Vol. LXV, No. 14
Wednesday, April 6, 2011
(Photo by Emily Reeves)
FIRST SATURDAY AT UPDIKE FARMSTEAD: The Historical Society of Princetons country cousin, the Updike Farmstead, will be open to the public on the first Saturday and third Wednesday of every month from 10 a.m. to 4 p.m. Comments from folks attending the first Saturday, April 2, are featured in this weeks Town Talk. Public Saturdays feature tours of the farmhouse and property; live music by local groups; presentations by artisans, naturalists, and farmers; historic games, scavenger hunts for children, and a variety of crafts for all ages. (Photo by Emily Reeves).
The Joint Revaluation Study Commission recently published its findings in a report that called the 2010 revaluation in Princeton not without flaws, but conceded that it would be difficult to challenge as improper in its methods or unreasonable in its results.
The membership meeting of the Princeton Community Democratic Organization (PCDO) saw an unprecedented turnout on Sunday evening, largely owing to the vote in which two Borough Council seats and the position of Borough Mayor were contested for endorsement for the Democratic primary election in June.
Borough Council reviewed this years proposed capital budget plan at its meeting last week. With the original capital request by department heads totaling $6.1 million, Borough staff suggested a budget and spending plan of $5.7 million this year.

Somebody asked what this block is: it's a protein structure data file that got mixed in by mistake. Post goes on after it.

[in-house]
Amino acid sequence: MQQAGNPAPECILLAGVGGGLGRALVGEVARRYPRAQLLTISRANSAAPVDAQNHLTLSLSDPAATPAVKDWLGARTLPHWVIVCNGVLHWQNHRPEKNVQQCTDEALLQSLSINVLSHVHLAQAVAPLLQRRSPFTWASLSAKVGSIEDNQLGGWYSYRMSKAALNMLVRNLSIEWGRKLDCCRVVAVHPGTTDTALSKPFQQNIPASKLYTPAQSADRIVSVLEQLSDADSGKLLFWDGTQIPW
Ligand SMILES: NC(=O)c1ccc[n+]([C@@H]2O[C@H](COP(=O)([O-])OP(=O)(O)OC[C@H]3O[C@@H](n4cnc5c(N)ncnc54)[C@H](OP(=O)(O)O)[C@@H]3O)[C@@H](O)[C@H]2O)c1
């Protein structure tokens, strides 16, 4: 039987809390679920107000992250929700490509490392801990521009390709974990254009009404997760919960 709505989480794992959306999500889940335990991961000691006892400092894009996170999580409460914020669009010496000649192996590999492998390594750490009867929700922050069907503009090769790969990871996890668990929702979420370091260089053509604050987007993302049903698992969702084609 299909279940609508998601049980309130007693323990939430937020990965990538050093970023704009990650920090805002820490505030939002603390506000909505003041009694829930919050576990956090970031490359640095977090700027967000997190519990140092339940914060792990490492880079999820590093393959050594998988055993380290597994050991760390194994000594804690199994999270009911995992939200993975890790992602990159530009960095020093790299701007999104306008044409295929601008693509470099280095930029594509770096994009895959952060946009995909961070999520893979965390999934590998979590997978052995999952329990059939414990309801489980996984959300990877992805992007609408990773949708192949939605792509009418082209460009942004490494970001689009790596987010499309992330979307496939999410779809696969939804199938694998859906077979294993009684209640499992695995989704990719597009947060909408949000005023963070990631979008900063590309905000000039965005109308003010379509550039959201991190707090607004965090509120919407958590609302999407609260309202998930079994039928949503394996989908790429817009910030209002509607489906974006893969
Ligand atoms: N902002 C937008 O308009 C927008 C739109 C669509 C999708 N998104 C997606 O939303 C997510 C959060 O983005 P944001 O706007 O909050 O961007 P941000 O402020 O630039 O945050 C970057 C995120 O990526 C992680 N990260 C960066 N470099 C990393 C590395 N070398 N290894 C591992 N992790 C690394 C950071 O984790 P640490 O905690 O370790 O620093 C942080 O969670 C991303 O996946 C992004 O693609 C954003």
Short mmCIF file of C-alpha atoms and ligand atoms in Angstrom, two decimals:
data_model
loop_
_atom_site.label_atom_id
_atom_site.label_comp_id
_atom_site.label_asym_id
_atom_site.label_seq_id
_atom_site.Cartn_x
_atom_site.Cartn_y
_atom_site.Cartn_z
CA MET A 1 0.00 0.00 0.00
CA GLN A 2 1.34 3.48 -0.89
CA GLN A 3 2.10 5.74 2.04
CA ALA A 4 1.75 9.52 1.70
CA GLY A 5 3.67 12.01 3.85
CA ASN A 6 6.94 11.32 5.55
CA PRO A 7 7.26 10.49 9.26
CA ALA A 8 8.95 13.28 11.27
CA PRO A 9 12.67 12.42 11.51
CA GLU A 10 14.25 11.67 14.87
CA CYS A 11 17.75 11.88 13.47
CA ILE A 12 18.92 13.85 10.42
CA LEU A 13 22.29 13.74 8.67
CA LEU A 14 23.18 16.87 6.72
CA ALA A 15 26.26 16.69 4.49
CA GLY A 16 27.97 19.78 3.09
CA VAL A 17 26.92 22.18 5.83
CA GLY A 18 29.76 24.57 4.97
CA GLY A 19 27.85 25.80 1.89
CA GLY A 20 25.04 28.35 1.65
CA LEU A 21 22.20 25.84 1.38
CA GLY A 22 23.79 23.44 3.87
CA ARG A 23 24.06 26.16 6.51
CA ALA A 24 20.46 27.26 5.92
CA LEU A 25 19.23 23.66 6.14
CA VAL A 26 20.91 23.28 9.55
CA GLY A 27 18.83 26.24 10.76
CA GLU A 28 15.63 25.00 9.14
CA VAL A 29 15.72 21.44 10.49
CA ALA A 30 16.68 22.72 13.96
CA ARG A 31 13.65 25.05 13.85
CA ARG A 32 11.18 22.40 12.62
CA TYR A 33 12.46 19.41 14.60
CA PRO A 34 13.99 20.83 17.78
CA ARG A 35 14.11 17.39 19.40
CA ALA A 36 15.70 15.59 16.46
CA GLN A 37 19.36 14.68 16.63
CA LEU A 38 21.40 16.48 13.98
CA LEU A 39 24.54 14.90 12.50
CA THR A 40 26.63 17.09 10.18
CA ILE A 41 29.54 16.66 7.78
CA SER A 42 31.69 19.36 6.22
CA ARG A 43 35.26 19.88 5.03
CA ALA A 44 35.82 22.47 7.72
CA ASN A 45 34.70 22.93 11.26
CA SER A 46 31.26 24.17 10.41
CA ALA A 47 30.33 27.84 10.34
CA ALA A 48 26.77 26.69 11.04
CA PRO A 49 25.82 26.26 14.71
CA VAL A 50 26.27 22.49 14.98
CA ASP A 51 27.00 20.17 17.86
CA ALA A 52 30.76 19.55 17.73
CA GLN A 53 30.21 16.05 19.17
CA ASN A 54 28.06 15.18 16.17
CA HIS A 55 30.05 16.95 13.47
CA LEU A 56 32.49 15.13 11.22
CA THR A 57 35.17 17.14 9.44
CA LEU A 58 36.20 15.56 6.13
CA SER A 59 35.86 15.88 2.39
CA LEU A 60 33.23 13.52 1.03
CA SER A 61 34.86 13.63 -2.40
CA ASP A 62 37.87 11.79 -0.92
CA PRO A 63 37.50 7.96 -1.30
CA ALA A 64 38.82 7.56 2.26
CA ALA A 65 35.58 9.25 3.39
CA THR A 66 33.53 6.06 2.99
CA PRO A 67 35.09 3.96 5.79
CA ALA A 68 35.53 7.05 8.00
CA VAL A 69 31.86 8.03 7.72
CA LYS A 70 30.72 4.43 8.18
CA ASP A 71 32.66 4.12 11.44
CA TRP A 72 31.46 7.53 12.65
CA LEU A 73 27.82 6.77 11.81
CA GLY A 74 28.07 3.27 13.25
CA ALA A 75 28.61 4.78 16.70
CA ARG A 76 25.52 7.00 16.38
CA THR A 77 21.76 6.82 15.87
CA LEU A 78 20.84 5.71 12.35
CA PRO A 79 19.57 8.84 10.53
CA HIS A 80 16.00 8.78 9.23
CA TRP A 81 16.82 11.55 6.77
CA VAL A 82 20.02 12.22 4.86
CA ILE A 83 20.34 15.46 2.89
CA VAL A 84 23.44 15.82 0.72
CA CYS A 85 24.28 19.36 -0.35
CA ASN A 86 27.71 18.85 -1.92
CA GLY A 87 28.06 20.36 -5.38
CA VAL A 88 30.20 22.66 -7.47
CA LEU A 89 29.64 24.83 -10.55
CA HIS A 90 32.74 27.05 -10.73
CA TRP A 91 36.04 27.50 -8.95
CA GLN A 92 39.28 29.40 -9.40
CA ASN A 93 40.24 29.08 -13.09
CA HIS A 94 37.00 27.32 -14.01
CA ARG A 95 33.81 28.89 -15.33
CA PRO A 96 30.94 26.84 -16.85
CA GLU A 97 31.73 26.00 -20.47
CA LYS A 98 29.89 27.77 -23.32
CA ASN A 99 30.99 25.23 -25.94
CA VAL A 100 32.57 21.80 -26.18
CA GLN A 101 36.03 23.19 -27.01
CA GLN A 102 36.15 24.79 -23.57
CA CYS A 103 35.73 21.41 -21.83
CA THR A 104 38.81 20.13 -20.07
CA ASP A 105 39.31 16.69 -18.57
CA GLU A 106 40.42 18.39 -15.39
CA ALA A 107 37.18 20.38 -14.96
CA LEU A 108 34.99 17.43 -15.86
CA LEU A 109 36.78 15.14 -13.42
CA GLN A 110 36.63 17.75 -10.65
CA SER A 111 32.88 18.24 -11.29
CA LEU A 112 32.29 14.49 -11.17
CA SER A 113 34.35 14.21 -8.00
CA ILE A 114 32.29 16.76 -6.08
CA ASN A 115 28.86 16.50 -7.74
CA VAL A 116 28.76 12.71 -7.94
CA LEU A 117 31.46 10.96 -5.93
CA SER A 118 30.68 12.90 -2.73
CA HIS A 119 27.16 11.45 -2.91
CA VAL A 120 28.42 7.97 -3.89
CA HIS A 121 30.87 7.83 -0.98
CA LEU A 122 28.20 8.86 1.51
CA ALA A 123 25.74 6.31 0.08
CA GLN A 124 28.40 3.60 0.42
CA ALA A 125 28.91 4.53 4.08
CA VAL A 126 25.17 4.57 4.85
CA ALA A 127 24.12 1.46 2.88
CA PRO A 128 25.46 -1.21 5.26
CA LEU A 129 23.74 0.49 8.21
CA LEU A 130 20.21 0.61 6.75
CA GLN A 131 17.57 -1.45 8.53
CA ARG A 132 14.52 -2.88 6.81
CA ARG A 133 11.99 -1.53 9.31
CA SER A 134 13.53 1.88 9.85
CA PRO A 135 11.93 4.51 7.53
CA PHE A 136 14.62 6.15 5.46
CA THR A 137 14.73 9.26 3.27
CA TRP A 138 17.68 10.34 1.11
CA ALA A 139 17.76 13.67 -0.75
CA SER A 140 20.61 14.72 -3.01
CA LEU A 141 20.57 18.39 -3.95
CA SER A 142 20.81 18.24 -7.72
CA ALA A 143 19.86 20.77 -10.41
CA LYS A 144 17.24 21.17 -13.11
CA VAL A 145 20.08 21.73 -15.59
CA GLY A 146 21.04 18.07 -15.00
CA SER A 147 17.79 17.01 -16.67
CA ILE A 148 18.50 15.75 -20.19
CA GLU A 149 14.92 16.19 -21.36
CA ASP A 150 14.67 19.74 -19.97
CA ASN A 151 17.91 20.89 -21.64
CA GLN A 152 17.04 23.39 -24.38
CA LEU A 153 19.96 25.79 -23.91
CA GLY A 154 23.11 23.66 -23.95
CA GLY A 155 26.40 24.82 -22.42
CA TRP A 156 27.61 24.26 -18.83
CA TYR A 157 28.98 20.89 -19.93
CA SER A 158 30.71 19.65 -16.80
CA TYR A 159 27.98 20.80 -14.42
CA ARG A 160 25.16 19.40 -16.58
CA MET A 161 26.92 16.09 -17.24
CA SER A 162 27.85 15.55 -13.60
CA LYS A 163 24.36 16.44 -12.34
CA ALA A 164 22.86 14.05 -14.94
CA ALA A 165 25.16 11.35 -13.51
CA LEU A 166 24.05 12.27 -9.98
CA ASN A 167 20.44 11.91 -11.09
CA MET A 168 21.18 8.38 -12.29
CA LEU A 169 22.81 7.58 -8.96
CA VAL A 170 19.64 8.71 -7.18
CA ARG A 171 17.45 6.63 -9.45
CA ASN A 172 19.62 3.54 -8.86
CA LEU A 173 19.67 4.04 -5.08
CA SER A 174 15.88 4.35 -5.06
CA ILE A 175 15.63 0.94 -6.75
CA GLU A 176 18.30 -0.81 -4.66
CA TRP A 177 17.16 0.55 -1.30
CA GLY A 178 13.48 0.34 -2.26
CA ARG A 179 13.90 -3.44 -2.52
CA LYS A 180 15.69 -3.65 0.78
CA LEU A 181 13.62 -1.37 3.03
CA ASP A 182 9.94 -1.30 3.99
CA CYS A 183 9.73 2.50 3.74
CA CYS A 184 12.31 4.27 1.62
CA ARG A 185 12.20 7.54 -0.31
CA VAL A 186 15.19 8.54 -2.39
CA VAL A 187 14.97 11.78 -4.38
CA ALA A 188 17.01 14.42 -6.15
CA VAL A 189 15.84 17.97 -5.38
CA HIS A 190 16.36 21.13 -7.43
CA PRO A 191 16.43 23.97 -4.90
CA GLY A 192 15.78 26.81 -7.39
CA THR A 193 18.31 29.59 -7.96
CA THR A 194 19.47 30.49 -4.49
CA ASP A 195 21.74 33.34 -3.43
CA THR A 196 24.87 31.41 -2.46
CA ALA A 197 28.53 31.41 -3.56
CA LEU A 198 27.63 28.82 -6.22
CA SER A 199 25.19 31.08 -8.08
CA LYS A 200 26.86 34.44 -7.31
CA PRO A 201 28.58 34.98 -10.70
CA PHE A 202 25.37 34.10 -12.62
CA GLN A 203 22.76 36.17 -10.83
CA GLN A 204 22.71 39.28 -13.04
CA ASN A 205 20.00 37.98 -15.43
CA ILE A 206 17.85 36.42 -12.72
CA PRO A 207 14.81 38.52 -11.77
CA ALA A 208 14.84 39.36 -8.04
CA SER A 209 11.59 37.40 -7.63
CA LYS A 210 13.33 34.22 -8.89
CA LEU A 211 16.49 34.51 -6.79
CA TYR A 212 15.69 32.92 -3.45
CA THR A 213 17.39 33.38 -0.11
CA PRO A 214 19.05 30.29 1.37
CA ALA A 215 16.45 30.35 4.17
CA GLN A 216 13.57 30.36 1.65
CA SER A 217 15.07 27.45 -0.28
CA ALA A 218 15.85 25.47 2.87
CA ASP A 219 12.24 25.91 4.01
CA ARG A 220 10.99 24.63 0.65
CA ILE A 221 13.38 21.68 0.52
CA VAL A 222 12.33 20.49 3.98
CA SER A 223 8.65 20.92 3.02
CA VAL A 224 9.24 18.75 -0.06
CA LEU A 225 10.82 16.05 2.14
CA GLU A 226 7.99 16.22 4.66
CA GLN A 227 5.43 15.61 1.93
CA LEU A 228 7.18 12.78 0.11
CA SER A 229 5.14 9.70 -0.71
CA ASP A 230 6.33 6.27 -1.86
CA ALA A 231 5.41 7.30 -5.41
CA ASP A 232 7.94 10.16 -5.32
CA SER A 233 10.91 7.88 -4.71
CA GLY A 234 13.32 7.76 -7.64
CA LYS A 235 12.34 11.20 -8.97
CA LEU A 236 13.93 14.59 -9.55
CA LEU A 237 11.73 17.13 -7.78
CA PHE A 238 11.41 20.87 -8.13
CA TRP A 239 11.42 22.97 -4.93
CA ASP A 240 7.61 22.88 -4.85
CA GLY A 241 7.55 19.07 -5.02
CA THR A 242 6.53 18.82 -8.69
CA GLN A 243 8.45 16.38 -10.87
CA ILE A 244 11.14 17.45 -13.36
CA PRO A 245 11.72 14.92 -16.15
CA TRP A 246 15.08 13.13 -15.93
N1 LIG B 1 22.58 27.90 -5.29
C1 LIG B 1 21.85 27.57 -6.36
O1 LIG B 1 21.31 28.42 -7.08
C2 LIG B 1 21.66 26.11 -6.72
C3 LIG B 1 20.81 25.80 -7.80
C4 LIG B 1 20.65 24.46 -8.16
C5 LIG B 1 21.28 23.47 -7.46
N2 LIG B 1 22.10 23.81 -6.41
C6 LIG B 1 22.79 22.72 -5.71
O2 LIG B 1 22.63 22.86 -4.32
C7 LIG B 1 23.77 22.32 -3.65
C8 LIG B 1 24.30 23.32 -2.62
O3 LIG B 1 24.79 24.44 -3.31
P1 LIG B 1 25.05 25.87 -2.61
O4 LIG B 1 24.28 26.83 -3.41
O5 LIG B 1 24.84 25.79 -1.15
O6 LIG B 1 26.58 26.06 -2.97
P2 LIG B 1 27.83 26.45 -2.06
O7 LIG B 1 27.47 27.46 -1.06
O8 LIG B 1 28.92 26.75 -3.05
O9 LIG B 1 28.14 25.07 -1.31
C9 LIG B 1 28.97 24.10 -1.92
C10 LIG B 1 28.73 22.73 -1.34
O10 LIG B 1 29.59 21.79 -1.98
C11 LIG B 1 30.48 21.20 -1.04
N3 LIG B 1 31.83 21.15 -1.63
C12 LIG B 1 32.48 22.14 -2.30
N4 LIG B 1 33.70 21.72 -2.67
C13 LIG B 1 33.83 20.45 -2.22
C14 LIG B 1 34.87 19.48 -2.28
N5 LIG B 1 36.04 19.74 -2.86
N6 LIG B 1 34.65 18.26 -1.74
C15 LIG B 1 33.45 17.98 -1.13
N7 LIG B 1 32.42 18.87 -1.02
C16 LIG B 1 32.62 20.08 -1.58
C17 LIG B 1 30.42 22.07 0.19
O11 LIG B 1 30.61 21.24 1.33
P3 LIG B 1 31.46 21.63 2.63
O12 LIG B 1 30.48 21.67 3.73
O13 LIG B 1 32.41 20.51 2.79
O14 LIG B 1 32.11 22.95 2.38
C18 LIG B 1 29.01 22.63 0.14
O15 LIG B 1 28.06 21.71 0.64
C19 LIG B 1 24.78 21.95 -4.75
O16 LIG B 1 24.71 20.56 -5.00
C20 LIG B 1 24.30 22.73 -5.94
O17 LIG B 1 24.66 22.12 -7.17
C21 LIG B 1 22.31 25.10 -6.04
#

It is not an accident that five dollars at McDonalds will buy you five hamburgers or only one salad, observed Marion Nestle recently in her blog www.foodpolitics.org. Ms. Nestle will discuss this and other child-related nutritional conundrums in her upcoming talk, The Politics of Childhood Nutrition: How the Food Environment Undermines Healthy Food Choices on Thursday, April 7, from 7:30 to 9 p.m. at Princeton Academy of the Sacred Heart. The free public lecture is sponsored by Princeton Common Ground, a collaboration of the Parent Associations of fourteen area independent schools.
Parents are the primary educators of their children, write James Deneen and Carmen Catanese in their upcoming book, Honoring the Dream. As a result, they argue, giving parents the option to choose schools that exemplify the educational values they instill in their homes makes sense.
A crawl space fire started by an electrical short under the floor of a Valley Road residence in the Township brought fire trucks, ambulances, EMT service vehicles, and PSE&G personnel from Princeton and neighboring towns to what Fire Department Chief Daniel Tomalin described as a first alarm fire midday on Monday.
Last spring, Mike Ford was a man among boys for the Hun School baseball team in his final high school campaign.
As the Princeton University mens lacrosse team headed into overtime last Saturday against visiting Brown, Tiger goalie Tyler Fiorito had some special motivation to come through.
For Princeton High softball head coach Craig Haywood, losing to Wall 12-0 last spring in the state tournament didnt mark the end of a season but the beginning of something special.